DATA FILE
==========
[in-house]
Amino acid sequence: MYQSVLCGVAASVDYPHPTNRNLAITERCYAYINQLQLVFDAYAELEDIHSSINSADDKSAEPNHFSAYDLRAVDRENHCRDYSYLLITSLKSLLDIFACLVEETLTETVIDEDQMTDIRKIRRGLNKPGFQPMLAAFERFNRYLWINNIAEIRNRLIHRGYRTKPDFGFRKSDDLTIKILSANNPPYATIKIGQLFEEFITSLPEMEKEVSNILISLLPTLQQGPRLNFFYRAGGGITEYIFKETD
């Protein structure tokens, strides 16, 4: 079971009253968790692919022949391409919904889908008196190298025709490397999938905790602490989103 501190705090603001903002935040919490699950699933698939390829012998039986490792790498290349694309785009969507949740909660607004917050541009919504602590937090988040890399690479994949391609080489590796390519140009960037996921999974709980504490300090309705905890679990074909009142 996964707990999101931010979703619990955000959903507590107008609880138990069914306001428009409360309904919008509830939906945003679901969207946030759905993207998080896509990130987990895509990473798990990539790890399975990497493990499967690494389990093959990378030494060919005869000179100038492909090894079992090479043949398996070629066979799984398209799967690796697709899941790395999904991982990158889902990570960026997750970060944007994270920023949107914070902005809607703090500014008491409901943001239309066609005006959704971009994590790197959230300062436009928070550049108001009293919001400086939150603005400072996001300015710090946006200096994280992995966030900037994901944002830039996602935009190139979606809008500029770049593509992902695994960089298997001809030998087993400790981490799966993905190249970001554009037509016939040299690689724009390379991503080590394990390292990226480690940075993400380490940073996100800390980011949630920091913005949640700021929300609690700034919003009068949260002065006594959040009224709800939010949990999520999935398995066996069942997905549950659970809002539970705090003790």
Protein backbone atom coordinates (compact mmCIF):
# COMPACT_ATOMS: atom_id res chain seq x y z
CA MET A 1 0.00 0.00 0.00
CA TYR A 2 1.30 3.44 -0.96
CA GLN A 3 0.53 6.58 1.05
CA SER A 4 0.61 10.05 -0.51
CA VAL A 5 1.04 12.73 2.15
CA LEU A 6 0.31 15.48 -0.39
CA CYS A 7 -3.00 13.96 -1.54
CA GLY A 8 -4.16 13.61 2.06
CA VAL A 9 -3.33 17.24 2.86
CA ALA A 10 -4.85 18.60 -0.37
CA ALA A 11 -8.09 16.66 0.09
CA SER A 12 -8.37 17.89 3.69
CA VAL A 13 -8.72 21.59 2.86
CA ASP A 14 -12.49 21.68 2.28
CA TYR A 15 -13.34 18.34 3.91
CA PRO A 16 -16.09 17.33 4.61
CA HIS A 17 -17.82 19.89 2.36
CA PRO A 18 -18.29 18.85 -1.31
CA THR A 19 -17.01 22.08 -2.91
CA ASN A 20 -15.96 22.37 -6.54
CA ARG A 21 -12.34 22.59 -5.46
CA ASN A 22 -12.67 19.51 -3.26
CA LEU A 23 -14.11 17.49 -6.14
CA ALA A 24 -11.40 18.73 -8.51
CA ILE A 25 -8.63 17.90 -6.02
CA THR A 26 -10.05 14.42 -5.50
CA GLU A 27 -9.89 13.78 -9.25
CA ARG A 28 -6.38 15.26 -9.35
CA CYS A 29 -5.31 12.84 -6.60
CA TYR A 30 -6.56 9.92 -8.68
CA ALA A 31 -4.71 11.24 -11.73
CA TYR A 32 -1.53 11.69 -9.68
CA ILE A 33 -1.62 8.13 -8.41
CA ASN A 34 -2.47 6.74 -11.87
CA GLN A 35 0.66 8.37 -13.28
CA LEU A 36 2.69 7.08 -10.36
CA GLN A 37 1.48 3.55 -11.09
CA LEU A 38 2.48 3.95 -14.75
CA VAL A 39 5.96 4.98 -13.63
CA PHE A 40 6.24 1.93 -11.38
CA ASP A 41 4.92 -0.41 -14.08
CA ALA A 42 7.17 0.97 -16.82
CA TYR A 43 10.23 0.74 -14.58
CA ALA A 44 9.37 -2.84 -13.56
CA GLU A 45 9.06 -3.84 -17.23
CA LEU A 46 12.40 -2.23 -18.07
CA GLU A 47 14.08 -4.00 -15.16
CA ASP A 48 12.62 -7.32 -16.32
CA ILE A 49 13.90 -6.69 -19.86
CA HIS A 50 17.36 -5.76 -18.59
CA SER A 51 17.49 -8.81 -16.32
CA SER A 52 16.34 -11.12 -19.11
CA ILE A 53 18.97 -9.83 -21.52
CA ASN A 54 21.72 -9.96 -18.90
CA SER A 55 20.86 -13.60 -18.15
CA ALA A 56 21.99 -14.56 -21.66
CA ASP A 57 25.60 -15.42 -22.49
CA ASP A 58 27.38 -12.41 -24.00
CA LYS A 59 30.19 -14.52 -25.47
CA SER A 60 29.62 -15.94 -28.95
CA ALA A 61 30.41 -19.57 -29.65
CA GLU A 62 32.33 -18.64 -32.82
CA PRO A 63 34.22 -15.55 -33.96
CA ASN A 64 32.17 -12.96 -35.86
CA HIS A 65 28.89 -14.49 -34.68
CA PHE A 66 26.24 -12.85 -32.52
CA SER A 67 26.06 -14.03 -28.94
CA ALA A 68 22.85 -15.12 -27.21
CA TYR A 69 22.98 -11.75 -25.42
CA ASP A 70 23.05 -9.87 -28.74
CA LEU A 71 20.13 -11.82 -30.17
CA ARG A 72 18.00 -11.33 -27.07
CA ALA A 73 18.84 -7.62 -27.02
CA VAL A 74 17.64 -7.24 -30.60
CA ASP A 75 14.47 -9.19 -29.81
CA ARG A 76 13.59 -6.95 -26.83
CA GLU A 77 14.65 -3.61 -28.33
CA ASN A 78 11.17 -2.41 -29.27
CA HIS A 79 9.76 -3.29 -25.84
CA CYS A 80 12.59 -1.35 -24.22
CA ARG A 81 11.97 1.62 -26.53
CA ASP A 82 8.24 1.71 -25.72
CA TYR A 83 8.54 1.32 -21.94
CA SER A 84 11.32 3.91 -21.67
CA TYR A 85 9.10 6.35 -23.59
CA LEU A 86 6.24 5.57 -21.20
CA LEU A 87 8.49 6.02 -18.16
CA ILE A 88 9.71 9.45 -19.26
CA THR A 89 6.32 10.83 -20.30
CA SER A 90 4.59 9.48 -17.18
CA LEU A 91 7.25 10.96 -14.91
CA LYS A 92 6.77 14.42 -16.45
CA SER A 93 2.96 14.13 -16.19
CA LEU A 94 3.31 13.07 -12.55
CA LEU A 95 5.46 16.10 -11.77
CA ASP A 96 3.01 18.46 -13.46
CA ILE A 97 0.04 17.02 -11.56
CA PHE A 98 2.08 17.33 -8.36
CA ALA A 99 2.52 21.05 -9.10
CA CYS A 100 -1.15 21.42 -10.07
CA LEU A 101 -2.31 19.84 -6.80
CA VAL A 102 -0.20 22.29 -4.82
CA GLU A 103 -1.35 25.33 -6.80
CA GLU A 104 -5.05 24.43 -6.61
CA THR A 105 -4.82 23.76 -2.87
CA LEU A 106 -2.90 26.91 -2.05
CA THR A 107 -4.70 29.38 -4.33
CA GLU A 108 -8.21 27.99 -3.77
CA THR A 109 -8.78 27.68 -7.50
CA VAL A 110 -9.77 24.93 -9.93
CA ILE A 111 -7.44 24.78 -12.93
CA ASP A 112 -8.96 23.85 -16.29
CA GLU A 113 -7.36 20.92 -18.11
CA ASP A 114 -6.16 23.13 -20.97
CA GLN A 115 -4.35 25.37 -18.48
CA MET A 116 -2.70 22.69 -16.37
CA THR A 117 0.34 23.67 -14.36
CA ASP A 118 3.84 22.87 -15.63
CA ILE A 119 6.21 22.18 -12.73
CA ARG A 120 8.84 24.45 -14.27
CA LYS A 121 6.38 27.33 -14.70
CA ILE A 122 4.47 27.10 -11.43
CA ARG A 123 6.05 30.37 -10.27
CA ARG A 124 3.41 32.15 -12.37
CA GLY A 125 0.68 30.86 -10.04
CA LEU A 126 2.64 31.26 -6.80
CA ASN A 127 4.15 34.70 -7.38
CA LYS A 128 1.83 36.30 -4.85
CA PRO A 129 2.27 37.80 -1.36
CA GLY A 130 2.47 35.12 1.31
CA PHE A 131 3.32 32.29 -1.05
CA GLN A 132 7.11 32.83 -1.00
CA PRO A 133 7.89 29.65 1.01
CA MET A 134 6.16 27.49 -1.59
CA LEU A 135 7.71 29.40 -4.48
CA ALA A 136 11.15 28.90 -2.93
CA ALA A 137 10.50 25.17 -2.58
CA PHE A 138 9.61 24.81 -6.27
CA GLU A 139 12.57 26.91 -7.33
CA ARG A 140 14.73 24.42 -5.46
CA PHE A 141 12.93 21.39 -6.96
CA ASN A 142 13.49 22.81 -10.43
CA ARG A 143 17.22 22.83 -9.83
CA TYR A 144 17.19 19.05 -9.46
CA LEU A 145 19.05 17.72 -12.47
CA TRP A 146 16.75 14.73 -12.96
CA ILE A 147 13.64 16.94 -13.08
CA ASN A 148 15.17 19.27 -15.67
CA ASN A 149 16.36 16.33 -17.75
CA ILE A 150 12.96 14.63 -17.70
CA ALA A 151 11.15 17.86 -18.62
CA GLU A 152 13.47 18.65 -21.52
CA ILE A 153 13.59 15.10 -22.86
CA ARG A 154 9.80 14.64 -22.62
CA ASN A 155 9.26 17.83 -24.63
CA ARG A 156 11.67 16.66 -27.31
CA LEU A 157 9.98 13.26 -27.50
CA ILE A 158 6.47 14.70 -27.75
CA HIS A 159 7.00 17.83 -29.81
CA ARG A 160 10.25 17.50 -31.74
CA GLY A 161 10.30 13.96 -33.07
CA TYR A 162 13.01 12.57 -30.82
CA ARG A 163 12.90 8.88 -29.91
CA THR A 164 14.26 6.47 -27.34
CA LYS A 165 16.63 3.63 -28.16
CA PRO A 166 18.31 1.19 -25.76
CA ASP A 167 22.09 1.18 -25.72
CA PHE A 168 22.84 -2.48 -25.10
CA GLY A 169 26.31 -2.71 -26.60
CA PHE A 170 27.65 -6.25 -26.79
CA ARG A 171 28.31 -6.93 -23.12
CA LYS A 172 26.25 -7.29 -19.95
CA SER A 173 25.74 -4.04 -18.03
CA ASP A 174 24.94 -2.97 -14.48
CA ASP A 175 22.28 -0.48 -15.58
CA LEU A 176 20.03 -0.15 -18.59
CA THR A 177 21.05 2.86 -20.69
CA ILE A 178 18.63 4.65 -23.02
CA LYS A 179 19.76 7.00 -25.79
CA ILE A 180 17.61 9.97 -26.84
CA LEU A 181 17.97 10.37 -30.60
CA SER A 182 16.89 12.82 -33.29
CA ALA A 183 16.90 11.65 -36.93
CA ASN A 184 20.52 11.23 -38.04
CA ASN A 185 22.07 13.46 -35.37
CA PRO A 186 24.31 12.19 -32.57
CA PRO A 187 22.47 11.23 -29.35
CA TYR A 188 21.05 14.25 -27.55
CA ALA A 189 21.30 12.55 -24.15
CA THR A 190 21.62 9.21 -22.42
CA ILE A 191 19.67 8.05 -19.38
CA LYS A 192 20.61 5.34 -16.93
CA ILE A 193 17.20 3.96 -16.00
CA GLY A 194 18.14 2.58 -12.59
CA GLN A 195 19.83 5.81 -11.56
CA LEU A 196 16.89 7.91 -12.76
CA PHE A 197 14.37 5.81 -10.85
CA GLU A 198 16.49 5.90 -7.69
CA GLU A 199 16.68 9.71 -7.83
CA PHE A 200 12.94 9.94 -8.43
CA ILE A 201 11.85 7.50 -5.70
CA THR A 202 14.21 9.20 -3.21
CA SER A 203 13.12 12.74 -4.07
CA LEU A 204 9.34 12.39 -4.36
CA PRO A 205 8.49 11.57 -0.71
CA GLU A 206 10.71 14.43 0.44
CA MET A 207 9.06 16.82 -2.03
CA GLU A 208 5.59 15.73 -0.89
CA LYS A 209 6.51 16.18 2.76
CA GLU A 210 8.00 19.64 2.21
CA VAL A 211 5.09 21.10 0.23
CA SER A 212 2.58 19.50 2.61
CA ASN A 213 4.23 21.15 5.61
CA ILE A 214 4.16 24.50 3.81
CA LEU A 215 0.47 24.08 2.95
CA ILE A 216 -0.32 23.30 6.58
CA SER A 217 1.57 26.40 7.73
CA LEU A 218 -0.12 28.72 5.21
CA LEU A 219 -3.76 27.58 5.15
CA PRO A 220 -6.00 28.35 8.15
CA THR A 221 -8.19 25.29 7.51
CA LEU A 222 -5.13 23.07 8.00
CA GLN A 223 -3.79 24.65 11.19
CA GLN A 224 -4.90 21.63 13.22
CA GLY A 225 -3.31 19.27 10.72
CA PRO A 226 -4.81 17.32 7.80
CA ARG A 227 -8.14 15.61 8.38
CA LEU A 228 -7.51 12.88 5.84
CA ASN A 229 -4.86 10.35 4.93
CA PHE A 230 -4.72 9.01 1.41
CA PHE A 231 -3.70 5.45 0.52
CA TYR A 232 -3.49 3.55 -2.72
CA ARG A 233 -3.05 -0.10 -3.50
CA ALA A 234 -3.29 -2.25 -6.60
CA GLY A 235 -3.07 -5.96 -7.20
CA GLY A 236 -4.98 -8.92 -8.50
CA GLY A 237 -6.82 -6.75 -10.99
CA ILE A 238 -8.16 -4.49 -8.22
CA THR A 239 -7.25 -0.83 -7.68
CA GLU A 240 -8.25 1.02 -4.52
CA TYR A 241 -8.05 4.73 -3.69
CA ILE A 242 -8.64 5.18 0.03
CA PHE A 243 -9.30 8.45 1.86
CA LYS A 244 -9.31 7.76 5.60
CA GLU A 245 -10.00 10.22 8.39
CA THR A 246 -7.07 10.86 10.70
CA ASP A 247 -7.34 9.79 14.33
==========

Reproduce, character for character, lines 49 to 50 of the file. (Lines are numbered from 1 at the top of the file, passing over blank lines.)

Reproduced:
CA ALA A 44 9.37 -2.84 -13.56
CA GLU A 45 9.06 -3.84 -17.23